ALONE WITH WAR
A film by Danielle Arbid
2000, Icarus Films, 58 minutes
In this film, Danielle Arbid -- a 32-year-old filmmaker living in exile from Lebanon -- returns to her native land to search for the truth of what happened during Lebanon's civil war from 1976-1991. About 150,000 people, both militias and civilians, died in the war, but so far significant public or scholarly analysis has overlooked it. Arbid, like a public prosecutor with moral urgency on her side, is determined to expose the guilty. She accuses those she meets of either guilt or complicity in hiding the brutal reality of the war.
This interrogation mode sets up an uneasy moral dynamic between the filmmaker and her subjects: her questions assume her own innocence and their guilt. This may rub some viewers the wrong way. One of her subjects calls attention to Arbid's moral posturing; in his view she was untested because she lived through the war as a child. Is she innocent because she didn't literally fight in the streets?
This film is a hybrid form, part autobiography, part documentary, focusing on Arbid's personal and very subjective pursuit of facts and causes. In some ways, it reveals more about the filmmaker and the process of her search than about the causes of the war. Arbid's presence is a constant, whether in her voice-over commentary or as the interviewer on- or off-camera. This documentary does not pretend to be objective in its presentation of material, nor does it present any new information. It makes the implicit claim that, as its title indicates, the experience of trying to understand and interpret this war will ultimately be a solitary one.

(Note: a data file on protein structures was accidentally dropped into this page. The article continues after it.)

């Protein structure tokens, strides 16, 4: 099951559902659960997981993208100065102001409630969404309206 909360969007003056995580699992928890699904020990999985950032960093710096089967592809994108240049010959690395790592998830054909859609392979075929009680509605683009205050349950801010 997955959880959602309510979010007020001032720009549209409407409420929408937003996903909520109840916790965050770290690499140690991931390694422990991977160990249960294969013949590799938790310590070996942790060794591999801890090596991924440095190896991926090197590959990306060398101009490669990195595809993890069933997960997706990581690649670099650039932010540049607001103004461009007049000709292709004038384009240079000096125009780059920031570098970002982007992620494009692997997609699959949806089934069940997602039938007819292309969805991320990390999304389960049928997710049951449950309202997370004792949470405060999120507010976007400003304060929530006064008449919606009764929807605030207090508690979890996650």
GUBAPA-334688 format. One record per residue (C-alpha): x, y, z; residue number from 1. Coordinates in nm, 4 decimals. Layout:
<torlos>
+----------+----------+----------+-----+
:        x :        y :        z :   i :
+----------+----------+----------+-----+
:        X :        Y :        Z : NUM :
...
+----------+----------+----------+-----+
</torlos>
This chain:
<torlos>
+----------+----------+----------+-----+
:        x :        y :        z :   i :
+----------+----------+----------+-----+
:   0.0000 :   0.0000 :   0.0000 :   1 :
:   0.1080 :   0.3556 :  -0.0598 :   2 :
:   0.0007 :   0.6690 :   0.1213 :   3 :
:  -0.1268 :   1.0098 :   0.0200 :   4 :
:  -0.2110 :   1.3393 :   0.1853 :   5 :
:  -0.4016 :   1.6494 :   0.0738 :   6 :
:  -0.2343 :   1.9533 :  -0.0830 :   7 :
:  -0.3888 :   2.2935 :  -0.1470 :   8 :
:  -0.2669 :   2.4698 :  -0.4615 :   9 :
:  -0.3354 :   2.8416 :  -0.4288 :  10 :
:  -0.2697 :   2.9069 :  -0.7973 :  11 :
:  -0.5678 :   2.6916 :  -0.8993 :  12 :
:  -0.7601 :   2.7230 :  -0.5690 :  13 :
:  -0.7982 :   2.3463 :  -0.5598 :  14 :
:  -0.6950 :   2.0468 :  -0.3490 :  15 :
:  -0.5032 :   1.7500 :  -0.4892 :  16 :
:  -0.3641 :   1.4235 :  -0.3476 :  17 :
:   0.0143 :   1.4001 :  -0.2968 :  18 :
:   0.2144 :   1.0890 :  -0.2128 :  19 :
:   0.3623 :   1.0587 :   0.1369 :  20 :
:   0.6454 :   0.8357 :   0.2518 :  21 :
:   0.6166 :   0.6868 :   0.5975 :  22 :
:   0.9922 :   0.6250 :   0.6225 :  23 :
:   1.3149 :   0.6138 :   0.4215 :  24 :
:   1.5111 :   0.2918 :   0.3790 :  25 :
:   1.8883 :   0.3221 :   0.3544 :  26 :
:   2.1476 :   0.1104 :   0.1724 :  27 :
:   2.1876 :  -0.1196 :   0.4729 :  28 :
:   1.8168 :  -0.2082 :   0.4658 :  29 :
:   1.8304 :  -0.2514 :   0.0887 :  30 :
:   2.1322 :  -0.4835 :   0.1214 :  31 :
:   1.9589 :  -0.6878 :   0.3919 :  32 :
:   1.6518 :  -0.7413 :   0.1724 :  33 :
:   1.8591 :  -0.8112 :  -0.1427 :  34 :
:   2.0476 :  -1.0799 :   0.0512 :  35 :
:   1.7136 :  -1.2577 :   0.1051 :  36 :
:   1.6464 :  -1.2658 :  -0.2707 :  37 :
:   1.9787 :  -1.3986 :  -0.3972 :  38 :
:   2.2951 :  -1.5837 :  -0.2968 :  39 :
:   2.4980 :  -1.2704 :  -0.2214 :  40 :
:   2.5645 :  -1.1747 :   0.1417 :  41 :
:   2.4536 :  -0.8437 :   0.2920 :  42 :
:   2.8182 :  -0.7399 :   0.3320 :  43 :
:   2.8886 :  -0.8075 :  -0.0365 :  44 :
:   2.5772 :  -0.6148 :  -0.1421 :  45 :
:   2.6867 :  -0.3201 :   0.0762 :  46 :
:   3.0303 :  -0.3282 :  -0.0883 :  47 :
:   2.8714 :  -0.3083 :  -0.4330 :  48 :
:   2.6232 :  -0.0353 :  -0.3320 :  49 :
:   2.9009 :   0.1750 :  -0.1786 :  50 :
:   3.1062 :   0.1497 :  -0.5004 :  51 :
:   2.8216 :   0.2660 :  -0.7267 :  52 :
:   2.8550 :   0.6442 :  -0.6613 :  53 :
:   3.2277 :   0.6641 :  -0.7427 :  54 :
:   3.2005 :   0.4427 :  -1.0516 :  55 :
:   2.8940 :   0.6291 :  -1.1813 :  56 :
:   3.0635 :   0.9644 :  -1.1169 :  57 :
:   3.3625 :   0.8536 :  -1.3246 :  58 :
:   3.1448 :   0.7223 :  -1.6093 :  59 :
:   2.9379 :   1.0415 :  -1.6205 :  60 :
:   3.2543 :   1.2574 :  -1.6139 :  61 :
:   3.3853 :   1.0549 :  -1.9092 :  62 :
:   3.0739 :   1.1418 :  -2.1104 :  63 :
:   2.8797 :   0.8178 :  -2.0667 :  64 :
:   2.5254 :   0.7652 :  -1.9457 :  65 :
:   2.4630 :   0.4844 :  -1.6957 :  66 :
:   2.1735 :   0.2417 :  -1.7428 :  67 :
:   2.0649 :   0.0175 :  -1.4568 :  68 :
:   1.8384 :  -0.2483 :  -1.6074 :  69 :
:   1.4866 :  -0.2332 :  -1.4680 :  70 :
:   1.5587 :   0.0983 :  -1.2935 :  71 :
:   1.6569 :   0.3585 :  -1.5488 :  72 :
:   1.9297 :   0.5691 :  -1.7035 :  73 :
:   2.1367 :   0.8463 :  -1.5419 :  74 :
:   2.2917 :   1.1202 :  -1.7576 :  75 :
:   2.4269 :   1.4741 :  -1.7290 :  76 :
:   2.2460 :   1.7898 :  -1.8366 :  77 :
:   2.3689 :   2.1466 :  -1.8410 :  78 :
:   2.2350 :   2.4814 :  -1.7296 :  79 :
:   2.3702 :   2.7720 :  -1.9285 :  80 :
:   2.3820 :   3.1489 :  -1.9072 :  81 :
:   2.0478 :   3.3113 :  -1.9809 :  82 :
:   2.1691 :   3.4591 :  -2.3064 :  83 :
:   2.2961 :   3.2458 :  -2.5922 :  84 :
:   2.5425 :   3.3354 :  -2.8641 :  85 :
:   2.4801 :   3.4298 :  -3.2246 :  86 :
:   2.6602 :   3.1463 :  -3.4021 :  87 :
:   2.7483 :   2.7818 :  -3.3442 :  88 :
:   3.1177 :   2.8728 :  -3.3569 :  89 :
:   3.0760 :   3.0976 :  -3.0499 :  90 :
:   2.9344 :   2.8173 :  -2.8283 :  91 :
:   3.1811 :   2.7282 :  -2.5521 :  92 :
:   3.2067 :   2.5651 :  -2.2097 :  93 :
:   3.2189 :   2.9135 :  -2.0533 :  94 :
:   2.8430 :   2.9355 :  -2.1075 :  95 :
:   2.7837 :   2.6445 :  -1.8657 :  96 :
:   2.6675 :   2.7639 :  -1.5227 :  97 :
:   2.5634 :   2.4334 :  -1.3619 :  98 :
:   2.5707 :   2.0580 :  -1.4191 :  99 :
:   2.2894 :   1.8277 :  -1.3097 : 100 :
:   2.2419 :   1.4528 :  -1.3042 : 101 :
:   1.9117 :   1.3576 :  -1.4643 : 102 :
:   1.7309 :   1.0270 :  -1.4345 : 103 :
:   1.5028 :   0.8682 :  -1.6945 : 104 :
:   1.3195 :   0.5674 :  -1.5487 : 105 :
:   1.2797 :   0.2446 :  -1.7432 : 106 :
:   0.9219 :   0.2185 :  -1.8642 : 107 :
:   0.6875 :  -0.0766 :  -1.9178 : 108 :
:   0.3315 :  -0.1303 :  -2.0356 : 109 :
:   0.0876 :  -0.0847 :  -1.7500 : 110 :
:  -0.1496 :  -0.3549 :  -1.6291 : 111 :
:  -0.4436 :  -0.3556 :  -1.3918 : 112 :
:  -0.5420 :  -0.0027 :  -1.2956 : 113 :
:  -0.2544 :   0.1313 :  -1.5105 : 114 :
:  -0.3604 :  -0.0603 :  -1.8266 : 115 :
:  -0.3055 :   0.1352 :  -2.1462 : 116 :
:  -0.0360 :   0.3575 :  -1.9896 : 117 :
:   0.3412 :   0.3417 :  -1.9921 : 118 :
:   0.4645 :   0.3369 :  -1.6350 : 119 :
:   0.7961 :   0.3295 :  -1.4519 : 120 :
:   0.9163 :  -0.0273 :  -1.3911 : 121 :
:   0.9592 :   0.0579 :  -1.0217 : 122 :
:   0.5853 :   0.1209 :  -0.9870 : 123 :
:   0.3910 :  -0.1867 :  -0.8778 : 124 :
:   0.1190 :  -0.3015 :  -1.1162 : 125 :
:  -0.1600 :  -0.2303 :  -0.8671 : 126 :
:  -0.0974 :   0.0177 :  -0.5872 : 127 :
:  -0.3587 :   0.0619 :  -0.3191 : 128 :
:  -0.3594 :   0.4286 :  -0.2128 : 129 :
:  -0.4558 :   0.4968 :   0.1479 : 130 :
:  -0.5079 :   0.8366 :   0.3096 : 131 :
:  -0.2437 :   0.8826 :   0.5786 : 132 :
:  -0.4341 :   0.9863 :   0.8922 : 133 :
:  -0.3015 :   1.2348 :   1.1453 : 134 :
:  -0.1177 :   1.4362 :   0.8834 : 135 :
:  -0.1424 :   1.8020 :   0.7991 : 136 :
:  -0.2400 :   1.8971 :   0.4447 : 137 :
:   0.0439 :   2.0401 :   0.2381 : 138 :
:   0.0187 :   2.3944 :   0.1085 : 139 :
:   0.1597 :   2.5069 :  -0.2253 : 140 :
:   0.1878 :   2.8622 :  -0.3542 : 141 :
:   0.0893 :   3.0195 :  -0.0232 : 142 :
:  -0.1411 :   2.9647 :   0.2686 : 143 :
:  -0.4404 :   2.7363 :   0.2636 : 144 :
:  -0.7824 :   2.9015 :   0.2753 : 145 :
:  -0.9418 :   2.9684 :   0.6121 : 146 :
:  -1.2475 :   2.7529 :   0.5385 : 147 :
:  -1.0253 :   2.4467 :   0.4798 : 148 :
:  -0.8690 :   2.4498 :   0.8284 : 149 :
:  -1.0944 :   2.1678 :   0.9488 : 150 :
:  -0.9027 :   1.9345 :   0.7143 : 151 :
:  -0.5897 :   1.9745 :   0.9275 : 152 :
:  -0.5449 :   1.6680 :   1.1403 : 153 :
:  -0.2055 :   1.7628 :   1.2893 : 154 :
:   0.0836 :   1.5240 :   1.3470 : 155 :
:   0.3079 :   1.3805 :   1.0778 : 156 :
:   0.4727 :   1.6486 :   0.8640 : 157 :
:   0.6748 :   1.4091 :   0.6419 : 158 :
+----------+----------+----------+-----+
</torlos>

"Arbid finds in her search through Lebanon that there are no public memorials to the victims, no markers for the terrible graves of massacres. Scars are the only reminders: the bullet-riddled walls everywhere; the ruins of militia cells, where summary executions and torture were performed, unnamed monuments to horror."
The resistance to public discourse on the Lebanese civil war has been the subject of much commentary, some of it on Al Jadid's pages. Arbid finds in her search through Lebanon that there are no public memorials to the victims, no markers for the terrible graves of massacres. Scars are the only reminders: the bullet-riddled walls everywhere; the ruins of militia cells, where summary executions and torture were performed, unnamed monuments to horror.
She talks with a variety of people to record their individual views on the war: men on the street; children playing at the site of the Sabra and Chatilla massacre; a couple of state ministers; mothers, wives, and daughters of men who disappeared in the war; women behind barred windows in their homes. Most of these interviews are superficial, impromptu encounters. More interesting is her civil war "tour guide," and the three longer interviews with former militiamen from the Christian and Muslim communities.
Near the beginning of the film, she meets with guide Abou Lello, who will sell his "tour" to anyone for the right price. "Lines of demarcation and sharpshooter posts, it's $200 per day. For sites of massacres, torture or kidnapping, it will be $400…. Believe me, it's not expensive. I'm not selling you radishes; I'm selling you heritage.… I know both sides. I went in one way and came out the other."